What to Know Before Choosing Surgery
Fees and Insurance
Fees for cosmetic plastic surgery generally are paid prior to surgery. Costs vary widely and depend on the complexity of the operation, where the surgery takes place and which anesthetic is administered.
As a rule, cosmetic plastic surgery is considered "elective surgery" and is not covered by most insurance plans. Some operations that have a significant functional aspect - such as breast reduction, if the weight of your breasts causes pain or interferes with normal activities - may be considered reconstructive rather than cosmetic. Check with your plastic surgeon, who may recommend that your insurance company be contacted before surgery to determine whether coverage is available.
Never choose a doctor solely on the basis of lower cost. After checking for certification by the American Board of Plastic Surgery and membership in ASAPS, you should entrust your face or body to the plastic surgeon with whom you feel most comfortable.
Cosmetic plastic surgery is safely performed in an accredited office-based surgery facility or free-standing ambulatory surgery facility, or it may be performed in the hospital. If your surgery will be performed outside of the hospital, be sure that your doctor has privileges to perform the same procedure in an accredited hospital. By selecting an ASAPS-member surgeon for your cosmetic plastic surgery on Find-a-Surgeon (insert link), you can be assured that he or she qualifies for such privileges.
Risks and Complications
Cosmetic plastic surgery, like all surgery, has risks. Plastic surgeons perform thousands of successful operations each week, but as with any type of surgery, a patient can have an adverse reaction to the anesthetic or be affected by postoperative complications. These problems can occur even when the surgeon has performed the operation with the utmost skill. ASAPS believes that fully informed patient consent is essential to any medical or surgical treatment. Your ASAPS-member plastic surgeon is the best source of this information as it relates to your particular surgery.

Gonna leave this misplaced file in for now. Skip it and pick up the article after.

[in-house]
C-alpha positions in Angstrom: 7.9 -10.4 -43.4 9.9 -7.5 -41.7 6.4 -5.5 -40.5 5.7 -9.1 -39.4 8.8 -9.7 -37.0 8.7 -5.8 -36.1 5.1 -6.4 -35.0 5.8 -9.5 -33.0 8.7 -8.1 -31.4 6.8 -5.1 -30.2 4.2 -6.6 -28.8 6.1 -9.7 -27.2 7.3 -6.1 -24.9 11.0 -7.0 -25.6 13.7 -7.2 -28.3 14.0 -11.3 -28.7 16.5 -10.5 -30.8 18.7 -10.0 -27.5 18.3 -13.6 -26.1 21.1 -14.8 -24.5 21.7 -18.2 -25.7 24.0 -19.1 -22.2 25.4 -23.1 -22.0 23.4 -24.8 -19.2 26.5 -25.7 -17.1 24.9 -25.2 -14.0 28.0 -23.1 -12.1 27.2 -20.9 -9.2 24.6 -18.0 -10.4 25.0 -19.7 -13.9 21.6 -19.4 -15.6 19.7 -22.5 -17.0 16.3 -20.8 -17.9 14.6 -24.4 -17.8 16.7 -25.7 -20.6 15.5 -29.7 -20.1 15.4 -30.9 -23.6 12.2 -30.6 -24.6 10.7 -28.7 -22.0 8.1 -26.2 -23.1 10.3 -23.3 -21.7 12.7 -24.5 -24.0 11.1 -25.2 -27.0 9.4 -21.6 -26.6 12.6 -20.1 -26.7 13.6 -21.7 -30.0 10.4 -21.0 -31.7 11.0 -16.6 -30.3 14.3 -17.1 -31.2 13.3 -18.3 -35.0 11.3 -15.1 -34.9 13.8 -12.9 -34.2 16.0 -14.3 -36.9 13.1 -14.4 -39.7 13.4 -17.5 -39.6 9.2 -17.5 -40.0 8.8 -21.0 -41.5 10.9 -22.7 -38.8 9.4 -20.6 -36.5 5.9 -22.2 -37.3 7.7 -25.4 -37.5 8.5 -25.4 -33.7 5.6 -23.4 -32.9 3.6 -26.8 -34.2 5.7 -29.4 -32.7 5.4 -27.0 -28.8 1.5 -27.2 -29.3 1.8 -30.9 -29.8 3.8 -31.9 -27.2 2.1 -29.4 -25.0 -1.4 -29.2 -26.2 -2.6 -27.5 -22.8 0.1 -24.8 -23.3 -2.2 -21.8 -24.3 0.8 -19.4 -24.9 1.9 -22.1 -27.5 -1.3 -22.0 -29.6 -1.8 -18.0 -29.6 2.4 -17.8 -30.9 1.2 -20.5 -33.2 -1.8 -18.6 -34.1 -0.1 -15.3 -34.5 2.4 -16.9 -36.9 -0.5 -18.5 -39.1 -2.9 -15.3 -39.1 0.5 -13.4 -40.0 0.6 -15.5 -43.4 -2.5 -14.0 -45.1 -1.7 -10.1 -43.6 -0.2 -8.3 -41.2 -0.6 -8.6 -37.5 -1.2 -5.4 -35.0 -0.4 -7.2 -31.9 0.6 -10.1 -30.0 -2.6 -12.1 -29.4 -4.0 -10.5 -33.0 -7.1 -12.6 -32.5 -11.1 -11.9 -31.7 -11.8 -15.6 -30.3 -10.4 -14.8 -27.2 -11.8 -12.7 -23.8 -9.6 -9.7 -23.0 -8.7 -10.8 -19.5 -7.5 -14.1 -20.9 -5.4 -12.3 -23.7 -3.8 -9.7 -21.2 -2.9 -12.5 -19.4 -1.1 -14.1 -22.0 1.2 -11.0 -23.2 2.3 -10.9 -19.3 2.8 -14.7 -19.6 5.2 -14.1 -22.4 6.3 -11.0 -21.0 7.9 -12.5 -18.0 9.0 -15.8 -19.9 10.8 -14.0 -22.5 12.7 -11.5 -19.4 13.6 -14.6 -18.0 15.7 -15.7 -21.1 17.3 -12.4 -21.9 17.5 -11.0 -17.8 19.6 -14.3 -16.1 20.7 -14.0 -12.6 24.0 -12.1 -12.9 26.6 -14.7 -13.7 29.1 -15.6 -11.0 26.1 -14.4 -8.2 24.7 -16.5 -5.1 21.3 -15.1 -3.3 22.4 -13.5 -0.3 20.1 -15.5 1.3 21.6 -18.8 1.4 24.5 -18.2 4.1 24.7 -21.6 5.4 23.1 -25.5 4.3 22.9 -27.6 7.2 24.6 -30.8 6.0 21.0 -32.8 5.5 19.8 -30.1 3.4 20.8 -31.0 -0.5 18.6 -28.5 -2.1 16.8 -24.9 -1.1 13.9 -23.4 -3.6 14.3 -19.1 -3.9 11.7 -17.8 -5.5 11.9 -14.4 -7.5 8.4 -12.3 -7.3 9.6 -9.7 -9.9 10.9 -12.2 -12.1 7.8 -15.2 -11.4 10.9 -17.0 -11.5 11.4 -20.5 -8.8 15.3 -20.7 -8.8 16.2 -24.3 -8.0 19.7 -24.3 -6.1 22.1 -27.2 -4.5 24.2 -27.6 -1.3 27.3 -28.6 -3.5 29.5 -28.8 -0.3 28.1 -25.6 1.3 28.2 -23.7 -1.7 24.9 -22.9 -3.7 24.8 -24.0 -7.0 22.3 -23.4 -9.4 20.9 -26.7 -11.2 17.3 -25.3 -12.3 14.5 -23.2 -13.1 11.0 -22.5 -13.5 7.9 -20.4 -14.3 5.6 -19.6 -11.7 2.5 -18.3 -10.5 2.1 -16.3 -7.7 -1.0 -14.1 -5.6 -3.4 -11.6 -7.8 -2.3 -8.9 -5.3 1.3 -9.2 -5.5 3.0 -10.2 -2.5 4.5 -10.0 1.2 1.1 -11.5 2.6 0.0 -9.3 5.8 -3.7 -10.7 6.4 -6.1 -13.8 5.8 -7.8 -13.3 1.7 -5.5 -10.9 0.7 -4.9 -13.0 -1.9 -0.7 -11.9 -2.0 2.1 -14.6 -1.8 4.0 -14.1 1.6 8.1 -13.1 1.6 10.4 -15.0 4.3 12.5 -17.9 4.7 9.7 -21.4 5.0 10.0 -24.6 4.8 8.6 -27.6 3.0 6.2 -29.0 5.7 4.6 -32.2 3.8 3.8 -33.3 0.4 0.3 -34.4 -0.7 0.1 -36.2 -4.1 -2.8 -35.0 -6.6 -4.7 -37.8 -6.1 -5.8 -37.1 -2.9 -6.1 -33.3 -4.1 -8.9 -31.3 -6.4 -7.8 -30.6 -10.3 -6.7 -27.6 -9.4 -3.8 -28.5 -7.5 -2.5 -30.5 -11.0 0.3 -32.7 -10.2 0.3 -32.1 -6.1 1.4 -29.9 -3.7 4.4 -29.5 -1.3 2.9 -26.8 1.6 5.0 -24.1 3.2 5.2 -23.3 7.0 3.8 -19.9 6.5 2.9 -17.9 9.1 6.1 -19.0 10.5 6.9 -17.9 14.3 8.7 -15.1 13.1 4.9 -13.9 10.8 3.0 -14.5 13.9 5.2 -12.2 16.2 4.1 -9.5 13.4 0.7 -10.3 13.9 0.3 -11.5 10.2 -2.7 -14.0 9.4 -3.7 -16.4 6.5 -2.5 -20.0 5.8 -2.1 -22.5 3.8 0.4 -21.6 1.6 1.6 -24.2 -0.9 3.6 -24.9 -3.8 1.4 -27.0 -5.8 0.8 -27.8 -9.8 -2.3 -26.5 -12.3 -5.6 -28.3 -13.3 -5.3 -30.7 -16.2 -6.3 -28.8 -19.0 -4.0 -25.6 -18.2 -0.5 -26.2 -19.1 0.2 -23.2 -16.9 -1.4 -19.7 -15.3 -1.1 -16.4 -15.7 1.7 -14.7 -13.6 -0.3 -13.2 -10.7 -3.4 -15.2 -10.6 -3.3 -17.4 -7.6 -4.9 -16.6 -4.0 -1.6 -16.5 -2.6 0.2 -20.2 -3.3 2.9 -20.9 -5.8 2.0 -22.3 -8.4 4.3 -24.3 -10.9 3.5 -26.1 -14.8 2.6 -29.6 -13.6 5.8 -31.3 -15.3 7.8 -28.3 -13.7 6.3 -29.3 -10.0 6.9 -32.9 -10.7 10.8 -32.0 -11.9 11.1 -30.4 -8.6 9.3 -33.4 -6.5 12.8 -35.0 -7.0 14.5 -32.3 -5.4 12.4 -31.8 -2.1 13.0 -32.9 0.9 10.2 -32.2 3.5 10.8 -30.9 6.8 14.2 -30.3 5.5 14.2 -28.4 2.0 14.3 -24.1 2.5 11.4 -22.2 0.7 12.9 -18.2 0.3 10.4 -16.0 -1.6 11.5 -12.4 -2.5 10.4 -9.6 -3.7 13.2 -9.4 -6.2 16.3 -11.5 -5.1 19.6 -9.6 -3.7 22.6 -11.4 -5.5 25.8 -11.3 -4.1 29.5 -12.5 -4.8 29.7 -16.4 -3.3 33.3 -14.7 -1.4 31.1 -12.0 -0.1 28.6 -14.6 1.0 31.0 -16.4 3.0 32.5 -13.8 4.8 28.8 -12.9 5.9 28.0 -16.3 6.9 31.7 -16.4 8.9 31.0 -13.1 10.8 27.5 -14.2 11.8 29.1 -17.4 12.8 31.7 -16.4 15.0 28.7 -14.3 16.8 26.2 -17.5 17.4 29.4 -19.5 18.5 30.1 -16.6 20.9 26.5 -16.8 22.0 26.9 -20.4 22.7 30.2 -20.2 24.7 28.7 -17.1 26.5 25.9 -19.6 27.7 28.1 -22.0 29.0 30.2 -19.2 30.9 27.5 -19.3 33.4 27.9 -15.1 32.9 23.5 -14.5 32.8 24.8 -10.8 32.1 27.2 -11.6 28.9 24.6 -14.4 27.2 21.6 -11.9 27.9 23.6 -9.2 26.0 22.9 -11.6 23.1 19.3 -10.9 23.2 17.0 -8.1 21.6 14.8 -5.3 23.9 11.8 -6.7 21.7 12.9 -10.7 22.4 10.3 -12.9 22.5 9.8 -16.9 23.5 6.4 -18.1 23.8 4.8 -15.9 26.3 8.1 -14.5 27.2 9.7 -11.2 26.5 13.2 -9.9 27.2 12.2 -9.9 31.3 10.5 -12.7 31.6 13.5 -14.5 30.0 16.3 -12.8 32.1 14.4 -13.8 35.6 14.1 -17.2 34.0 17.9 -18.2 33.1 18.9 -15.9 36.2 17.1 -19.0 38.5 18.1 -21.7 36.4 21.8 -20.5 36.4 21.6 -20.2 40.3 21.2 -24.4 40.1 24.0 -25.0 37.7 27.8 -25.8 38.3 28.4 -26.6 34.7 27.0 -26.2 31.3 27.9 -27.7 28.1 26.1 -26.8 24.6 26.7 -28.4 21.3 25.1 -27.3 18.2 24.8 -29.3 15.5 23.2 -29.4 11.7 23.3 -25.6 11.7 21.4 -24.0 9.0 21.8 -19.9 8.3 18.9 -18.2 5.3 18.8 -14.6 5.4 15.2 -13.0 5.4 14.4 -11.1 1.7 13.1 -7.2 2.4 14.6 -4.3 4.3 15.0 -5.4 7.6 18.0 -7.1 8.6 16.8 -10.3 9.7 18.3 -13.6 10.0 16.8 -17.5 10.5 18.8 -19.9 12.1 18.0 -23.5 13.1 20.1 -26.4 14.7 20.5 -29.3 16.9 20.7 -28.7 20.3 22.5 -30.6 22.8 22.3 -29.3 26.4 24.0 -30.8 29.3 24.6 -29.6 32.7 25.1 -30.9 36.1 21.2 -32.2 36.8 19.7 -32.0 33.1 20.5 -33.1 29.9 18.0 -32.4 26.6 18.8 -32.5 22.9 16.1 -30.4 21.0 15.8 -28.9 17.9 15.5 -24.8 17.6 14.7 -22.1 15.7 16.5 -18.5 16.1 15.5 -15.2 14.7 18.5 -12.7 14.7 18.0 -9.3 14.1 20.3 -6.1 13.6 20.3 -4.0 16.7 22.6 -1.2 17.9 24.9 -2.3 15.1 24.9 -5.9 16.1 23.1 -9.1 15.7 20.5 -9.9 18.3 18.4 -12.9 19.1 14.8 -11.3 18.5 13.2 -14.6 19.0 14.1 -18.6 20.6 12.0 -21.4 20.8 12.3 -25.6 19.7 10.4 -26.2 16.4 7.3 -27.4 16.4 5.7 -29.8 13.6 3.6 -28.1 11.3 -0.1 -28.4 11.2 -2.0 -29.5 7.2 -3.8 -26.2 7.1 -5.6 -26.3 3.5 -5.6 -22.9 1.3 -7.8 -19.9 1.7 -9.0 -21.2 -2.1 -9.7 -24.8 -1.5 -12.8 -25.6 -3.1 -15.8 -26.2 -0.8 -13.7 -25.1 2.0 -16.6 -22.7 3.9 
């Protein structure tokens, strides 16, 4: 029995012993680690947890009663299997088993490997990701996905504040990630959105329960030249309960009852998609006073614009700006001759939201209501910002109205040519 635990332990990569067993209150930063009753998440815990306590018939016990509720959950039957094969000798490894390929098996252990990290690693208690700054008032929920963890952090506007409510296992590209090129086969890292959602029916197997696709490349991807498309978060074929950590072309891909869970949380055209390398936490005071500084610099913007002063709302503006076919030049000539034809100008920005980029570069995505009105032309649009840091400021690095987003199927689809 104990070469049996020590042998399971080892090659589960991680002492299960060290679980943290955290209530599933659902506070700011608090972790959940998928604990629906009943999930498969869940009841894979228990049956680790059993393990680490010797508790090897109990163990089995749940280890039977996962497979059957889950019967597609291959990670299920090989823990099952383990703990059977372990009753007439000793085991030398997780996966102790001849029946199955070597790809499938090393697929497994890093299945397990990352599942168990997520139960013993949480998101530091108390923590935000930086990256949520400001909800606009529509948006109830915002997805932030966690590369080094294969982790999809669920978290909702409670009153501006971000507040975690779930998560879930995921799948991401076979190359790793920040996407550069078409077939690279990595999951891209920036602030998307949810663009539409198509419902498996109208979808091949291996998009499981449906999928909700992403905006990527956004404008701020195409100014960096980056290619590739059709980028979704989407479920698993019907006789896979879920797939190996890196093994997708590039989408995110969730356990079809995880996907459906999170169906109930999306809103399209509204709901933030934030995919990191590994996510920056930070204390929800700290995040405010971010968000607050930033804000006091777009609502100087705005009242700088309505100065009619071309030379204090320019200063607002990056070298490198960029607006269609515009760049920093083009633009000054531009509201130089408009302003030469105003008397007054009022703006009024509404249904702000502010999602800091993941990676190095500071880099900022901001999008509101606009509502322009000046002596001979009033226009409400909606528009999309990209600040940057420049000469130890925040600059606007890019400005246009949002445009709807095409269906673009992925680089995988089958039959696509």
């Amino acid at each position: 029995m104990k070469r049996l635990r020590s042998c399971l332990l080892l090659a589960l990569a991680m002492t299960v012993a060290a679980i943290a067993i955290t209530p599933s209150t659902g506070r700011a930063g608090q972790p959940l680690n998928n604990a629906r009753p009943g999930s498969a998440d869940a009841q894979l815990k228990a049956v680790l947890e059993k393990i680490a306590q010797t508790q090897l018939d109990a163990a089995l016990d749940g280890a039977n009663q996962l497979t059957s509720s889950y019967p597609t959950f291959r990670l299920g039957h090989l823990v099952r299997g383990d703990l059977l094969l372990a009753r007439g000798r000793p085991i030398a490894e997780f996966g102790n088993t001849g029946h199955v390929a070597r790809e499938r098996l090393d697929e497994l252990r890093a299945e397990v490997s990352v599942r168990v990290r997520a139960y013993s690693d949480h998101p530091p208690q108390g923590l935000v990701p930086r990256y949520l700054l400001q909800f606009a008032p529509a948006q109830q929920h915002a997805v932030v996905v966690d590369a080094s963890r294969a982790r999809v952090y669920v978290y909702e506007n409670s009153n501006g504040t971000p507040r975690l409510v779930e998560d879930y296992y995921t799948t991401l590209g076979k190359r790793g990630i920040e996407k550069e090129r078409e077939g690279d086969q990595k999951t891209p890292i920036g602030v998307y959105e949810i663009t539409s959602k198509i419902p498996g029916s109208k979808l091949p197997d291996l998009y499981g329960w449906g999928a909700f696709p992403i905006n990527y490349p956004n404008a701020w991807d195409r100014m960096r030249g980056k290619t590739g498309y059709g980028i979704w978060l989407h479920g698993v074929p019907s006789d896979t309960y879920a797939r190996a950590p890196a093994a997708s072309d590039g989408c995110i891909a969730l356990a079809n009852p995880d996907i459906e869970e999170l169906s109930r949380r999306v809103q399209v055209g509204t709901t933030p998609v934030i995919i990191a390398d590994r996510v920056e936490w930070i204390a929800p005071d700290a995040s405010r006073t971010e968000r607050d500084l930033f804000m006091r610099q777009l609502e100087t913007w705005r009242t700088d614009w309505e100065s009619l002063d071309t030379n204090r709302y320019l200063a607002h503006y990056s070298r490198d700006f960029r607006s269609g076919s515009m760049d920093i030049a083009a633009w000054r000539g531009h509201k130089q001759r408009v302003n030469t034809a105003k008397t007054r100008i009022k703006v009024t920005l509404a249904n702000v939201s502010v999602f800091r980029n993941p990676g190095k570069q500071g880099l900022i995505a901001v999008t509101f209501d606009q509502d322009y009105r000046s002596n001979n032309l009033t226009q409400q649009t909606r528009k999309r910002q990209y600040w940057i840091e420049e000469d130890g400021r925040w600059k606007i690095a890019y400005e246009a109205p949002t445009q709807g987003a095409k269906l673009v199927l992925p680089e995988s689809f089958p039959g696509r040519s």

Recovering from Your Surgery
For most cosmetic plastic surgical procedures, you will need to restrict your normal activities for a time following surgery. It takes time, as well, for the visible signs of healing to subside. Plan your work and social activities to allow sufficient time for recovery.
How to Check
|Board Certification||Certification by an American Board of Medical Specialties (ABMS) recognized board that is appropriate to the procedure. American Board of Plastic Surgery (ABPS) certification ensures in-depth plastic surgical training.||ABPS: 215.587.9322 or http://www.abplsurg.org
|Hospital Privileges||Regardless of where the surgery is to be performed, the surgeon should have privileges to perform the procedure in an acute care hospital.||Ask the professional staff office at the hospital to verify staff privileges.|
|Surgeon's Experience||American Society for Aesthetic Plastic Surgery (ASAPS) membership means a surgeon is ABPS-certified and has significant experience in cosmetic surgery of the face and body.||ASAPS: 888.272.7711 or
|Surgical Facility Accreditation||Facilities should be accredited by a recognized accrediting body, or be state licensed or Medicare-certified.||AAAASF: 847.949.6058 or http://www.aaaasf.org
AAAHC: 847.853.6060 or http://www.aaahc.org
JCAHO: 630.792.5000 or http://www.jcaho.org
Check with individual states for license information.
|Details of Your Surgery||To be discussed before surgery: Your complete medical history including past and current medications; surgical benefits, risks, and alternatives; total cost including surgeon fees, anesthesia, facility and other; surgeon's policy on revisionary procedures; postsurgical care and typical timeline for resuming work/social activities.||Ask your board-certified plastic surgeon.|
To locate an ASAPS board-certified plastic surgeon in your area click Find a Surgeon.